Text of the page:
The cloning and characterization of cDNAs representing four genes or small gene families that are coordinately expressed in a spatially restricted pattern during the very early blastula (VEB) stage of sea urchin development are presented. The VEB genes encode multiple transcripts that are expressed transiently in embryos of Strongylocentrotus purpuratus between 16-cell stage and hatching, with peak abundance 12 to 15 hours post-fertilization (approximately 150–250 cells). The VEB transcripts share the same spatial pattern in the early blastula embryo: they are asymmetrically distributed along the animal-vegetal axis but their distribution around this axis is uniform. Thus, the VEB transcripts are the earliest messages to reveal asymmetry along the primary axis in the sea urchin embryo. The temporal and spatial patterns of VEB transcript accumulation are not consistent with involvement of these gene products in cell division or in tissue-specific functions. Furthermore, VEB messages cannot be detected in either ovary or adult tissues, suggesting that these genes function exclusively during embryogenesis. We suggest that the VEB genes function in constructing the early blastula. Two VEB genes encode metalloendoproteases: one (SpHE) is hatching enzyme and the other (SpAN) is similar to bone morphogenetic protein-1 (BMP-1; Wozney et al., Science 242: 1528–1534, 1988) and the Tolloid gene product (tld) (Shimell et al., Cell 67: 459–482, 1991). Several lines of evidence suggest that the VEB genes are regulated directly by factors or regulatory activities localized along the maternally specificed animal-vegetal axis.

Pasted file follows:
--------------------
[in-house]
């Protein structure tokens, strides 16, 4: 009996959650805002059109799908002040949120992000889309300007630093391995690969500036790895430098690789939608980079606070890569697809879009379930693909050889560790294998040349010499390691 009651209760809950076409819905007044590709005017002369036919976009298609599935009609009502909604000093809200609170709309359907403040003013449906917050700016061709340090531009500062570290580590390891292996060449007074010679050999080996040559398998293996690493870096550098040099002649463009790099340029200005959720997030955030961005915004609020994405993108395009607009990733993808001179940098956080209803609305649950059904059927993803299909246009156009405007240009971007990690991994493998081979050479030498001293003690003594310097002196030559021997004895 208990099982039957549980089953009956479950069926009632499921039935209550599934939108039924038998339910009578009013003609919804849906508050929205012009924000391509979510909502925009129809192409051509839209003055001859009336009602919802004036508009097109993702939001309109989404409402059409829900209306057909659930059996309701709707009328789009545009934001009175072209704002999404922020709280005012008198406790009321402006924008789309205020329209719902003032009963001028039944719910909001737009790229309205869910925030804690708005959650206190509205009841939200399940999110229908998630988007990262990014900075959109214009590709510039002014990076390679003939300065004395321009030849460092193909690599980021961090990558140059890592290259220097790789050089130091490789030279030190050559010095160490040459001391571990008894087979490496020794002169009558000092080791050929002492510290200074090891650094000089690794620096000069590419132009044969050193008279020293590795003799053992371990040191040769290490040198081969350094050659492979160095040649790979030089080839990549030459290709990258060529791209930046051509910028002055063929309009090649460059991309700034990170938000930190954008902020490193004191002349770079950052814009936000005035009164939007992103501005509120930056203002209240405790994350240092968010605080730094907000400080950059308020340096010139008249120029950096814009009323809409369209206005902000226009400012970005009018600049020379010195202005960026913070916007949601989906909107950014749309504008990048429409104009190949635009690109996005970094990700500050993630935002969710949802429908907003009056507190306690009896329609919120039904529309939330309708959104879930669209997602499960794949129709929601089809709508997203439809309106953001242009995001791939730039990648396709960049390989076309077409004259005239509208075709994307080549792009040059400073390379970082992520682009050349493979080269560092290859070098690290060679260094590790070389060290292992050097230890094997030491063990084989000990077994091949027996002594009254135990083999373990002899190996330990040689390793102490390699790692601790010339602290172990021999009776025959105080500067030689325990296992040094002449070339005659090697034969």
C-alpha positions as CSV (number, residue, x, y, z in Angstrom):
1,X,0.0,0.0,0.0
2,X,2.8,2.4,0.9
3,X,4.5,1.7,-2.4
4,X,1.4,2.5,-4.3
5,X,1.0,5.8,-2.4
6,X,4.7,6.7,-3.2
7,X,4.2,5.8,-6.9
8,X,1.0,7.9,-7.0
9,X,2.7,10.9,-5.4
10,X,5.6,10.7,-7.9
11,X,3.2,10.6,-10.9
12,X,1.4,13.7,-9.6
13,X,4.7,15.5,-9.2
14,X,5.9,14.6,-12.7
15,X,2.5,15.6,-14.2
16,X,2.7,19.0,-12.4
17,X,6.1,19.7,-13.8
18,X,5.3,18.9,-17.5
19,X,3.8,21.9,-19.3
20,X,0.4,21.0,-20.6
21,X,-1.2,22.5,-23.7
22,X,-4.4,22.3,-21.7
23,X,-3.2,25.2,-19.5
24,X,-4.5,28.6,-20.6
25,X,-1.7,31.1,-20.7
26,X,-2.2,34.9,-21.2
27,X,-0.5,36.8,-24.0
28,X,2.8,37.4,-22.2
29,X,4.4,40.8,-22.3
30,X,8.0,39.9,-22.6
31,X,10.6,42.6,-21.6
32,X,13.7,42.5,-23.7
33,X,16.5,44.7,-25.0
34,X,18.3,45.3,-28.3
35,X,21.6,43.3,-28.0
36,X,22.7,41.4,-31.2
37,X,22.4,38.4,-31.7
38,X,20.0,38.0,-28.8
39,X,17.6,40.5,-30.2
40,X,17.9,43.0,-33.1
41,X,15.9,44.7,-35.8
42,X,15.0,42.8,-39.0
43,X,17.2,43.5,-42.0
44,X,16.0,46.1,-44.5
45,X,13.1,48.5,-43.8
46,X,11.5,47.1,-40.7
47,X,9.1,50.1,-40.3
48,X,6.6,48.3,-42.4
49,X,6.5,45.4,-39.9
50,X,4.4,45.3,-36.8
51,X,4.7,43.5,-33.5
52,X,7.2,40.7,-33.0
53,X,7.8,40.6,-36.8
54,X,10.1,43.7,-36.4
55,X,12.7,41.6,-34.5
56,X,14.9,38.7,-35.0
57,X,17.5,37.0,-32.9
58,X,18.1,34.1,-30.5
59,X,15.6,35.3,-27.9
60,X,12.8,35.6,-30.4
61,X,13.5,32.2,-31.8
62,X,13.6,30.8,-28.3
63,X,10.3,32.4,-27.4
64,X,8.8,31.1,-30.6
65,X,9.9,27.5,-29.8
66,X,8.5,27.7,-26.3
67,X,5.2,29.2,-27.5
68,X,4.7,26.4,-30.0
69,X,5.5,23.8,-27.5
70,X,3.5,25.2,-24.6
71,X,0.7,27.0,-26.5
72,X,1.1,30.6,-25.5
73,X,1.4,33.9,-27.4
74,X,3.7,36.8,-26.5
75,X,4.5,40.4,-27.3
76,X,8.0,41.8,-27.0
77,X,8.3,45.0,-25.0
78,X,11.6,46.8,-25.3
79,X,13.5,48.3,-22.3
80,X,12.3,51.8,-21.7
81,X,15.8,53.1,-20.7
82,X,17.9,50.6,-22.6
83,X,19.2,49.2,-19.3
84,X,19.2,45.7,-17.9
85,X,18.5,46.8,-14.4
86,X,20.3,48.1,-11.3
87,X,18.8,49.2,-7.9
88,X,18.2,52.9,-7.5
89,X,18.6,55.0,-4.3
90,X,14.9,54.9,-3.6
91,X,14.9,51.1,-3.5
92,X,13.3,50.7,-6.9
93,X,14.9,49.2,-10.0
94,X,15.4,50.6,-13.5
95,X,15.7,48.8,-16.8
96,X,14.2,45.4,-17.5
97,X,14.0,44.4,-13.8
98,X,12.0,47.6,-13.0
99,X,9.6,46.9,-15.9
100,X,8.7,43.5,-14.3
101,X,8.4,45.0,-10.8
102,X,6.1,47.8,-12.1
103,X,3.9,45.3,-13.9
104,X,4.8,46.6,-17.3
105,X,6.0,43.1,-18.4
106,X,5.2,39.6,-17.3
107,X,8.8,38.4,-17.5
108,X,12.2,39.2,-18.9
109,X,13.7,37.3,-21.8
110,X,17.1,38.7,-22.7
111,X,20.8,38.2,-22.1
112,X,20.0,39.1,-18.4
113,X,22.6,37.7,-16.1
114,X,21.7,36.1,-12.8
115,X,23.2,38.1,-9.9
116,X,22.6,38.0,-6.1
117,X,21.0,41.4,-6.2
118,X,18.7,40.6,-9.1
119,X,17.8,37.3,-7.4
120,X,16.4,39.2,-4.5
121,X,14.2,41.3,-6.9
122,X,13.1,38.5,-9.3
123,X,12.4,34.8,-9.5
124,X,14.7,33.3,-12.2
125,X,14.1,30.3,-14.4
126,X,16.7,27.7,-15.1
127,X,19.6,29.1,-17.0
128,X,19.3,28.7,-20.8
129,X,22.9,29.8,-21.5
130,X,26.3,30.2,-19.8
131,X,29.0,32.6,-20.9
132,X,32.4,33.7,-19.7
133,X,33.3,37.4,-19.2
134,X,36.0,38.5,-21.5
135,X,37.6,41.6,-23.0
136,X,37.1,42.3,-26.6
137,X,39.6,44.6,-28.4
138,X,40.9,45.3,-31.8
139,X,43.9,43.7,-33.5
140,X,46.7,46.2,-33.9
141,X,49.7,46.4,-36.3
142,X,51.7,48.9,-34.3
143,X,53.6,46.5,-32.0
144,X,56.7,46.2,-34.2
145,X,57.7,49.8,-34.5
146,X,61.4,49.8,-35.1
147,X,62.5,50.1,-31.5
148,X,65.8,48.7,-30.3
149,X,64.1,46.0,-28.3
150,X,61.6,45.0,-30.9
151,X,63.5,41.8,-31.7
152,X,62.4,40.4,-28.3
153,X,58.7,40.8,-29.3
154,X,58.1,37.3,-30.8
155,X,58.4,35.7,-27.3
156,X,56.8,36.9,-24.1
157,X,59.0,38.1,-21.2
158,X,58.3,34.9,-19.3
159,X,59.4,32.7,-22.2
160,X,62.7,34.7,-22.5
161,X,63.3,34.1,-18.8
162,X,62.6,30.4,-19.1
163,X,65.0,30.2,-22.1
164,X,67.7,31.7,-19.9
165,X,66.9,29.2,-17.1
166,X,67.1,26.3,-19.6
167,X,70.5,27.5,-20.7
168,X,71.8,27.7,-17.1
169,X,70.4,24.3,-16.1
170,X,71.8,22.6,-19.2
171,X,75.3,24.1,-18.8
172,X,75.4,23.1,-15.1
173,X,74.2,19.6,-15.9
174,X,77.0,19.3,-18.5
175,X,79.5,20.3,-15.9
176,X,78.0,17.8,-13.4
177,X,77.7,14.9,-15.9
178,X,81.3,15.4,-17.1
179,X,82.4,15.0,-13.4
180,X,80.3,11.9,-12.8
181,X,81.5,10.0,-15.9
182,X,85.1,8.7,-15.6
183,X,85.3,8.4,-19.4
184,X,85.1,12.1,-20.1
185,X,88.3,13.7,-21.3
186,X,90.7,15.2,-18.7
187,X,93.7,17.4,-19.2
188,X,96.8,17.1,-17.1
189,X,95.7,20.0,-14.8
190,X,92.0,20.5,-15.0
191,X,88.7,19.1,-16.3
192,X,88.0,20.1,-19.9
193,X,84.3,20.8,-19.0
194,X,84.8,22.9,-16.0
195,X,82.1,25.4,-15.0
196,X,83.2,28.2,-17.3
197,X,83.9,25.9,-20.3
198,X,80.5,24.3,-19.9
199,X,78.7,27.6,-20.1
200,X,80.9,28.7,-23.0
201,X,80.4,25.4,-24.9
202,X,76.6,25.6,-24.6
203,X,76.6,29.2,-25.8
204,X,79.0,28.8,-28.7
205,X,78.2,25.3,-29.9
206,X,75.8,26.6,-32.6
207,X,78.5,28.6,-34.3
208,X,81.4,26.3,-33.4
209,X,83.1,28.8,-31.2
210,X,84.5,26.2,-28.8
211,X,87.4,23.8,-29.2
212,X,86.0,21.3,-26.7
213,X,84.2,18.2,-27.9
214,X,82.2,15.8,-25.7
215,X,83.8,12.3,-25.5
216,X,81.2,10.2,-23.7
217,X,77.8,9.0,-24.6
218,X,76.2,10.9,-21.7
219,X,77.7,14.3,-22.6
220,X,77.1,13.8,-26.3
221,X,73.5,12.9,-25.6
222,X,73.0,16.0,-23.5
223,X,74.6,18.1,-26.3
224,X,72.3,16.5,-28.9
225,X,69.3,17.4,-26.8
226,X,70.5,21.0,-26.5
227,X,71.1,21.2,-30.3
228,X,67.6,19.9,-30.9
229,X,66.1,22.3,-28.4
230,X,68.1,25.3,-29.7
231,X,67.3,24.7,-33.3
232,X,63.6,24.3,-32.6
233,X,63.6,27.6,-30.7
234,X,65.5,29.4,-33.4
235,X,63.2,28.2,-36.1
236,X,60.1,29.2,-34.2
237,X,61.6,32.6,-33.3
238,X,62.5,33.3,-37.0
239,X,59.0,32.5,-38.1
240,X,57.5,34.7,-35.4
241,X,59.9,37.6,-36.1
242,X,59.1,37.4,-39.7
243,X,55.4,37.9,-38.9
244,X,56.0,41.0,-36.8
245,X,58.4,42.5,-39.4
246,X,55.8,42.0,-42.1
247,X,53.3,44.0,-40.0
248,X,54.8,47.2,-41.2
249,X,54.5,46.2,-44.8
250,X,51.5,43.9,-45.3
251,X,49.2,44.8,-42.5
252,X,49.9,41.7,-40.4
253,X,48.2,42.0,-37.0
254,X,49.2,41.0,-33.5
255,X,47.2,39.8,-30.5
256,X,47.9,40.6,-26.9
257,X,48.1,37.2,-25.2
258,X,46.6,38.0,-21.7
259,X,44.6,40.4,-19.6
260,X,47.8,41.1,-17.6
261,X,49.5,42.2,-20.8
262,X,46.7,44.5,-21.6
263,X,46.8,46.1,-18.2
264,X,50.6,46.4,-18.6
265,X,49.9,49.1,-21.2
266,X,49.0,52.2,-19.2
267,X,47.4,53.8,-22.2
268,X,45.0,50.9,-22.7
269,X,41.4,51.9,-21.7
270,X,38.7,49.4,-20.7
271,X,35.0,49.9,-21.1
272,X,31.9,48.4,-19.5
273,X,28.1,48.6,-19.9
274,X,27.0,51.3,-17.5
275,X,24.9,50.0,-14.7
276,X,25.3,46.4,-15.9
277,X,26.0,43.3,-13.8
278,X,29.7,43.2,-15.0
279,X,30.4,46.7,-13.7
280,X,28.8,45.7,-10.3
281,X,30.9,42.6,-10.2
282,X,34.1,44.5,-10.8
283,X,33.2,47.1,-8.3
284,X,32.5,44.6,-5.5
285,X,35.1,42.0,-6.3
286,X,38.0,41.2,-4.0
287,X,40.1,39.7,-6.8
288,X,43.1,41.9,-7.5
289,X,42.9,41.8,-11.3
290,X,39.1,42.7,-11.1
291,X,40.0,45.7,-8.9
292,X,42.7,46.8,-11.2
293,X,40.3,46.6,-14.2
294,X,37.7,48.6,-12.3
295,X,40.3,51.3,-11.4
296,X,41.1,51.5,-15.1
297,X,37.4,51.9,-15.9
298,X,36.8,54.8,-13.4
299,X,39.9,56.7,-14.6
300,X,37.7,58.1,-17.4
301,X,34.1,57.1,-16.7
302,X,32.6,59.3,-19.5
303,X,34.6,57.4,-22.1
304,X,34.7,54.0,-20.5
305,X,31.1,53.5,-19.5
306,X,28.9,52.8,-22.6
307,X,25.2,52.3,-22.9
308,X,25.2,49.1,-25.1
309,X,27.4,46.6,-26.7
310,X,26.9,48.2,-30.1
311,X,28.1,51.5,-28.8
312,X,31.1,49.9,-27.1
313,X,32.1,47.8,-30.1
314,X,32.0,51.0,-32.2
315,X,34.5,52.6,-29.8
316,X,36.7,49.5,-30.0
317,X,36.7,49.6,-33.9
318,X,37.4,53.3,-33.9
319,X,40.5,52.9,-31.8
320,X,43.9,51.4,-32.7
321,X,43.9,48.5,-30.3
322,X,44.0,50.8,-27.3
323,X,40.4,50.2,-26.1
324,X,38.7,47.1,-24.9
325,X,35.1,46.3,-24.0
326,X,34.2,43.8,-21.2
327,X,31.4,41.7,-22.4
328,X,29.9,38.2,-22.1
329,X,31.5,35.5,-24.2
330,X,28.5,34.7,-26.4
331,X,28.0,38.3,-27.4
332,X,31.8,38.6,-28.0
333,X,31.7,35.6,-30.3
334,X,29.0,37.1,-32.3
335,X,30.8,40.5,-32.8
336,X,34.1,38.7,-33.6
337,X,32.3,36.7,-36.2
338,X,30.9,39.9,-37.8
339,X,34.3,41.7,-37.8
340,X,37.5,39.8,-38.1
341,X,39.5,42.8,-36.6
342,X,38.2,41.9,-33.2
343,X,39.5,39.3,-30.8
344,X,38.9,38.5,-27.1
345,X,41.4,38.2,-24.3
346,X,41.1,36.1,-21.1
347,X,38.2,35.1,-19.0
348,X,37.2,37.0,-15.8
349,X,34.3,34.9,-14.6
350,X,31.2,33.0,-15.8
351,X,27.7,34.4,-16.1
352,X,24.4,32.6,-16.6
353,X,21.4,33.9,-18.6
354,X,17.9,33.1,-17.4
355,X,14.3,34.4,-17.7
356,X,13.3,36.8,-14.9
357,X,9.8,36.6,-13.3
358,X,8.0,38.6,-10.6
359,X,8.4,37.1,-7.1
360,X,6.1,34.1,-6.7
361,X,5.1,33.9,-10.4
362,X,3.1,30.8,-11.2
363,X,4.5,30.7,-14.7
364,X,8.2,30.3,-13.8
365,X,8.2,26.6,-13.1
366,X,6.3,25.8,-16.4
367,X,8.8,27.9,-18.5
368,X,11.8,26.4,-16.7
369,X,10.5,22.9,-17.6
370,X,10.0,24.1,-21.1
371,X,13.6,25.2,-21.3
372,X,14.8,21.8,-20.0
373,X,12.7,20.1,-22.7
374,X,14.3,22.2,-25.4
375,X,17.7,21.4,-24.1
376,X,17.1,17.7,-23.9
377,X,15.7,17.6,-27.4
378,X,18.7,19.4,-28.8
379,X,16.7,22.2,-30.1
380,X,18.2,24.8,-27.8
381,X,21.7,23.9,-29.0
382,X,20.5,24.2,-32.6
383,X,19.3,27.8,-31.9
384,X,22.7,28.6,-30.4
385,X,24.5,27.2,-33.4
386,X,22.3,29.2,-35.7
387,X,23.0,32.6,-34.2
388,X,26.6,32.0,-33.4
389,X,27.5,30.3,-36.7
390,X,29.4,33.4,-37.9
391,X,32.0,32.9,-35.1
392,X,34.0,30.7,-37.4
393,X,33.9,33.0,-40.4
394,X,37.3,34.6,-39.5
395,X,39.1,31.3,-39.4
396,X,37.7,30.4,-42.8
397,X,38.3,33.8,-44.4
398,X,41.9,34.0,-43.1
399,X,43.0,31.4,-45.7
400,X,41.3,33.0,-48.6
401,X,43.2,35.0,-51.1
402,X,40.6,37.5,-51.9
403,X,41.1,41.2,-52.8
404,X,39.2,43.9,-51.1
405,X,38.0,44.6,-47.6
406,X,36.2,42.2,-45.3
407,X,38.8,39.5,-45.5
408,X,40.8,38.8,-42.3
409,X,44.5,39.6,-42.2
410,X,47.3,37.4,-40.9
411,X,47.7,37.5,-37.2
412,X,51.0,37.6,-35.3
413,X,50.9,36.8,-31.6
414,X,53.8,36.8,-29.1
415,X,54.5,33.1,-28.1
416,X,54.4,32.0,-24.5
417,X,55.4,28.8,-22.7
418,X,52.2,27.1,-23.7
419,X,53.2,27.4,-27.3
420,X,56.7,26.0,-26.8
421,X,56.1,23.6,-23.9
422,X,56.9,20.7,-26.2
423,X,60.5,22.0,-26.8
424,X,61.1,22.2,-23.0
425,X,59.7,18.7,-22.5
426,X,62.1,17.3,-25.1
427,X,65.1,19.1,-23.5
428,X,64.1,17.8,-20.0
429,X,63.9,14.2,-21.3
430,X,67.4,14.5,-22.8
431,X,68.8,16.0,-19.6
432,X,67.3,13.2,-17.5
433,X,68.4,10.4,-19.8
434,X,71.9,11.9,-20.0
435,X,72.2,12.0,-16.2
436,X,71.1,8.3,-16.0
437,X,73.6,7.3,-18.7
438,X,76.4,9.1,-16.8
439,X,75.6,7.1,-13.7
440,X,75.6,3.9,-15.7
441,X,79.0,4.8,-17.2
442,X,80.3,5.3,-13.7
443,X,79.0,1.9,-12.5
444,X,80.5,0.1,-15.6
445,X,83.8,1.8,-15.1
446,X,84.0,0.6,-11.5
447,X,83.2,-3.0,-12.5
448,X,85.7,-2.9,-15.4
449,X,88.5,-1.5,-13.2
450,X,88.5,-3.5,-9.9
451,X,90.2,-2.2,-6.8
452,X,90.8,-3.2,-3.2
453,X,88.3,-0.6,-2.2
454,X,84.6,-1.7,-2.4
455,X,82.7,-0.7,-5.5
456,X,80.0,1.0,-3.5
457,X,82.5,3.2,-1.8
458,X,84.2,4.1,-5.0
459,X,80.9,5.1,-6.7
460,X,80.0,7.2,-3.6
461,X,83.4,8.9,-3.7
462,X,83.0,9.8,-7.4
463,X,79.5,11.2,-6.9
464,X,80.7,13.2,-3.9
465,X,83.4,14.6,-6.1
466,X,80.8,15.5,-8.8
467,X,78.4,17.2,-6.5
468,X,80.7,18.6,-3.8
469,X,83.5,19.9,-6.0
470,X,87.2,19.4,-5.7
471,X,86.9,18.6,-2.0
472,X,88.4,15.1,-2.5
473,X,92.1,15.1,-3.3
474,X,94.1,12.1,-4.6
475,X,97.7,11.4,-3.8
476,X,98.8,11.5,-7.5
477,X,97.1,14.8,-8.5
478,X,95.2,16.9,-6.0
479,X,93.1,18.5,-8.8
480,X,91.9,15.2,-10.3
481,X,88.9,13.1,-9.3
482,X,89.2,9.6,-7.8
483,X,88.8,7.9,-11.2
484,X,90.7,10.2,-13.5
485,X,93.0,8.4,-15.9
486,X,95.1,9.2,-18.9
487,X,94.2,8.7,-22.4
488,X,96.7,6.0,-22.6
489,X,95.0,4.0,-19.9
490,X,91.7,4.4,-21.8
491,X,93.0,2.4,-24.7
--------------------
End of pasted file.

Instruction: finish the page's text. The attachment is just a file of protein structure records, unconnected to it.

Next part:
This content is only available via PDF.